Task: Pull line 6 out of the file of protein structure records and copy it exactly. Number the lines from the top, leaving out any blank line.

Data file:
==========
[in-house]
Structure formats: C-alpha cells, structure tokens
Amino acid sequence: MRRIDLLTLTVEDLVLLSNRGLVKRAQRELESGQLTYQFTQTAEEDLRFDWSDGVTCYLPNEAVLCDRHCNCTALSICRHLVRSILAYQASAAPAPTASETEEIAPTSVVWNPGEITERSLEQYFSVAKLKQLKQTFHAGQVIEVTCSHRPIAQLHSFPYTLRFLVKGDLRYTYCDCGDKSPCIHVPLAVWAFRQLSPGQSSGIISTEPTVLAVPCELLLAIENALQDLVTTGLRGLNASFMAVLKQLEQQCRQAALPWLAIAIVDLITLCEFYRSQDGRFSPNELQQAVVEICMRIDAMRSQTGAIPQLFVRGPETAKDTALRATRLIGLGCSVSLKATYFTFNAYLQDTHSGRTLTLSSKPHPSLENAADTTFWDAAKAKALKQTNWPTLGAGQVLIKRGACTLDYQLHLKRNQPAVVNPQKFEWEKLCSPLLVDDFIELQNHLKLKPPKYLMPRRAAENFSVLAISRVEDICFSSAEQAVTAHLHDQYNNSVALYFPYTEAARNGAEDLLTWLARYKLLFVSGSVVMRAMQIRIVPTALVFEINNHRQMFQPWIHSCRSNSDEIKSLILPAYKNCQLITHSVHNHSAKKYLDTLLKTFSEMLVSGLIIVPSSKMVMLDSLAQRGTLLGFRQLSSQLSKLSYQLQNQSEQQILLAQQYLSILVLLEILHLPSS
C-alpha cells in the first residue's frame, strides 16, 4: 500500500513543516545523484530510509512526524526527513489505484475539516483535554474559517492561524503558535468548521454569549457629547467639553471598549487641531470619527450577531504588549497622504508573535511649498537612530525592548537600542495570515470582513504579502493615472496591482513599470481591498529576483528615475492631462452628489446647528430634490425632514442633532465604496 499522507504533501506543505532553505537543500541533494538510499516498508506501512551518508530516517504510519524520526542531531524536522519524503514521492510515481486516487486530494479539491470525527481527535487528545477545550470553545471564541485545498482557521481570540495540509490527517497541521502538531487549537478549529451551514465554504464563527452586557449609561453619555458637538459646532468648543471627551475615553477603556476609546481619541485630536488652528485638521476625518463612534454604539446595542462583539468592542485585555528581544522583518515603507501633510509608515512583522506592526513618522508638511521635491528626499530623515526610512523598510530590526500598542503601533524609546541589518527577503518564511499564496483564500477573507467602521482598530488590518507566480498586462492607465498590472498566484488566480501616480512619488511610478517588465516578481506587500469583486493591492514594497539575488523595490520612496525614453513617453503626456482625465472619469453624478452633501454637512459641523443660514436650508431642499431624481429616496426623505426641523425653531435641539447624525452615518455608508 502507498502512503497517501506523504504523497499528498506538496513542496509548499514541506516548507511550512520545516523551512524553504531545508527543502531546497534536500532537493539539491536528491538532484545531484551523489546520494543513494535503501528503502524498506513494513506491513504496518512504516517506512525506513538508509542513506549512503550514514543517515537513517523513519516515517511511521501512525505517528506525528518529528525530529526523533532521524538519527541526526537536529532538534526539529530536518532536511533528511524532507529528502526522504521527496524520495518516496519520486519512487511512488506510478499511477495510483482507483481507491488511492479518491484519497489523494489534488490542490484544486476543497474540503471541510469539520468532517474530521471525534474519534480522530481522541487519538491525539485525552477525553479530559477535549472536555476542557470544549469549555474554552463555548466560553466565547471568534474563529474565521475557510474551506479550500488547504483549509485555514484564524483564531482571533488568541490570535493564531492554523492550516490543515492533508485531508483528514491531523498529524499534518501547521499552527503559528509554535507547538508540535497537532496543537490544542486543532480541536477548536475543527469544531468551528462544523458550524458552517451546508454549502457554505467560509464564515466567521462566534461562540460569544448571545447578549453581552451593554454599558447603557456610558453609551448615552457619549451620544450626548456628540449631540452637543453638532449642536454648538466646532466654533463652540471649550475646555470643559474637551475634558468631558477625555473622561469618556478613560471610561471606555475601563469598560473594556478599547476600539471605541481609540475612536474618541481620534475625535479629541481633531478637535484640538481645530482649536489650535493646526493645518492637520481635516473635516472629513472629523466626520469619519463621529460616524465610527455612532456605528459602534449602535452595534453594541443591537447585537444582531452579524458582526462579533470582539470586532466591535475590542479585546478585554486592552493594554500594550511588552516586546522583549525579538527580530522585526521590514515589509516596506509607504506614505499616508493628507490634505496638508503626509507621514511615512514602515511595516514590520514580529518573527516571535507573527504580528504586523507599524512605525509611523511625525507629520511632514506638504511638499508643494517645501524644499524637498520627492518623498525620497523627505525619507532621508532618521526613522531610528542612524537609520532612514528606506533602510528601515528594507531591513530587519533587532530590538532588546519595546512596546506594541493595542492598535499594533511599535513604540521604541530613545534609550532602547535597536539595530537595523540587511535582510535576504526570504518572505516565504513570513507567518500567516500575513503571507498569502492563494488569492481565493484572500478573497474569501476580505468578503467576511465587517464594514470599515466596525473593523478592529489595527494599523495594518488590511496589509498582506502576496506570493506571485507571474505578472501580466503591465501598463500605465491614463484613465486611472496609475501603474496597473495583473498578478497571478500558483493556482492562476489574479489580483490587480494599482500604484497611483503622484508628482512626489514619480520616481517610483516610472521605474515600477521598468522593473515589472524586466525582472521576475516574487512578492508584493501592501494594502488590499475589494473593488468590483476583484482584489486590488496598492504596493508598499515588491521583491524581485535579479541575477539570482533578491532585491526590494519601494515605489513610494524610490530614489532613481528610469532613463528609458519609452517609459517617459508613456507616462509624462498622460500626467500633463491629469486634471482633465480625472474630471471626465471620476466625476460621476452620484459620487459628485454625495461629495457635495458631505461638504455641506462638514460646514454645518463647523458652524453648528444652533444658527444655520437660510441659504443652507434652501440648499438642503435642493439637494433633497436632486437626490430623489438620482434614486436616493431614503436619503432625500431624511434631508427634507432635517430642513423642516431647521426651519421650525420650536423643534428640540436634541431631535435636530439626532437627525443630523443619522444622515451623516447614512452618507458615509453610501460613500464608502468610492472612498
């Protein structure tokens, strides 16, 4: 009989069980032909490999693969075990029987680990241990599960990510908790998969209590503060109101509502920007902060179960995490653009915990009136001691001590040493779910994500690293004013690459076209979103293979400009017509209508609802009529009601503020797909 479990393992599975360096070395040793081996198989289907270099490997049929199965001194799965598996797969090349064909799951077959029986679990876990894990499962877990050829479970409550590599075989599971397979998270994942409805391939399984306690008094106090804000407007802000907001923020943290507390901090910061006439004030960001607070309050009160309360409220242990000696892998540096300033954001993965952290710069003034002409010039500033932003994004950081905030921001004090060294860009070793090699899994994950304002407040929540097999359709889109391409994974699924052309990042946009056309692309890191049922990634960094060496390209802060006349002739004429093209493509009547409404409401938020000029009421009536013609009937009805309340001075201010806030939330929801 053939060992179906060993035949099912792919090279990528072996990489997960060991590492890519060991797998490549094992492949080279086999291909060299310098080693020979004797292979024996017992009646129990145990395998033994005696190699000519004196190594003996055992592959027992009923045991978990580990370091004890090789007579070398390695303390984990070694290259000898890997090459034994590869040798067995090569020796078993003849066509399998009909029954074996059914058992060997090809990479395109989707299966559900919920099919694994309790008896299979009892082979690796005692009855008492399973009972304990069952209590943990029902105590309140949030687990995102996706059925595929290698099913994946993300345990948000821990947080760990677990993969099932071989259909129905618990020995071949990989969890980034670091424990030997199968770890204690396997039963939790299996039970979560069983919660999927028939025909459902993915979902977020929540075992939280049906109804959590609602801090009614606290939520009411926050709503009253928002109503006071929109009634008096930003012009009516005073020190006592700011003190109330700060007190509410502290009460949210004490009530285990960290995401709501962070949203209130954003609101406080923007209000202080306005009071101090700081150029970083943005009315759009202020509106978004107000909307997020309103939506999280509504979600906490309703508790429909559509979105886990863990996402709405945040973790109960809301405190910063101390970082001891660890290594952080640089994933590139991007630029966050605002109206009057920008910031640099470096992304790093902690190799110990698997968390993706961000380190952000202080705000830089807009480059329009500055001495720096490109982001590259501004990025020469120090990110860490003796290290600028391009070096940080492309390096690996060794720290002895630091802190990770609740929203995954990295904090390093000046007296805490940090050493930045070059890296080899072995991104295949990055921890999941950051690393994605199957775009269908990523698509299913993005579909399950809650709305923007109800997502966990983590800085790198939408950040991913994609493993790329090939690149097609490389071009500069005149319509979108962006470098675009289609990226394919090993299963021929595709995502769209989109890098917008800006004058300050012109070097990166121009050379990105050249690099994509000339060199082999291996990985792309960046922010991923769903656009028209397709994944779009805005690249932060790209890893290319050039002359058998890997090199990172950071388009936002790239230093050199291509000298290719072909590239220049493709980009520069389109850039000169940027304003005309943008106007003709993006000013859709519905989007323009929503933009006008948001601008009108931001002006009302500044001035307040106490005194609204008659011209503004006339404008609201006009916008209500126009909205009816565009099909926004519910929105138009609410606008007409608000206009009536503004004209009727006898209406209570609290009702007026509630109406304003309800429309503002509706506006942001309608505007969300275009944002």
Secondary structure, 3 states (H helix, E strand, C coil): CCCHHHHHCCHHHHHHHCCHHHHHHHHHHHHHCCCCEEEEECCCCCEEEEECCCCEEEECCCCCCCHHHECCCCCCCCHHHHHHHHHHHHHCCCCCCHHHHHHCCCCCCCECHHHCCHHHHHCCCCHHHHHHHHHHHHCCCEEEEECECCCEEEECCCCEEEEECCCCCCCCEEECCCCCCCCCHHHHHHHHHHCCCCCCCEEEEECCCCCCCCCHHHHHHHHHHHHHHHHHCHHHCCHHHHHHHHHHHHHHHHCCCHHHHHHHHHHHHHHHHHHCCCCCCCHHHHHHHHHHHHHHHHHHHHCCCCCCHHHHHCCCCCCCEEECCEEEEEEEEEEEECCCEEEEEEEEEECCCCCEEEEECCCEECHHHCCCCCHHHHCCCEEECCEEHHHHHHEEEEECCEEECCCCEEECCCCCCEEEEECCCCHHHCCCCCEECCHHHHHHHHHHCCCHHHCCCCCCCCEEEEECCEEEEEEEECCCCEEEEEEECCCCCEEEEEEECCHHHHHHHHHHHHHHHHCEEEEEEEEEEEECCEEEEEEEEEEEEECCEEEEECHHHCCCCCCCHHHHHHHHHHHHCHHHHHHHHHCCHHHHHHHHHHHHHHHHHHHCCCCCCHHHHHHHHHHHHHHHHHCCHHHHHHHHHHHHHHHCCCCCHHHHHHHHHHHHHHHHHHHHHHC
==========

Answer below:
Secondary structure, 3 states (H helix, E strand, C coil): CCCHHHHHCCHHHHHHHCCHHHHHHHHHHHHHCCCCEEEEECCCCCEEEEECCCCEEEECCCCCCCHHHECCCCCCCCHHHHHHHHHHHHHCCCCCCHHHHHHCCCCCCCECHHHCCHHHHHCCCCHHHHHHHHHHHHCCCEEEEECECCCEEEECCCCEEEEECCCCCCCCEEECCCCCCCCCHHHHHHHHHHCCCCCCCEEEEECCCCCCCCCHHHHHHHHHHHHHHHHHCHHHCCHHHHHHHHHHHHHHHHCCCHHHHHHHHHHHHHHHHHHCCCCCCCHHHHHHHHHHHHHHHHHHHHCCCCCCHHHHHCCCCCCCEEECCEEEEEEEEEEEECCCEEEEEEEEEECCCCCEEEEECCCEECHHHCCCCCHHHHCCCEEECCEEHHHHHHEEEEECCEEECCCCEEECCCCCCEEEEECCCCHHHCCCCCEECCHHHHHHHHHHCCCHHHCCCCCCCCEEEEECCEEEEEEEECCCCEEEEEEECCCCCEEEEEEECCHHHHHHHHHHHHHHHHCEEEEEEEEEEEECCEEEEEEEEEEEEECCEEEEECHHHCCCCCCCHHHHHHHHHHHHCHHHHHHHHHCCHHHHHHHHHHHHHHHHHHHCCCCCCHHHHHHHHHHHHHHHHHCCHHHHHHHHHHHHHHHCCCCCHHHHHHHHHHHHHHHHHHHHHHC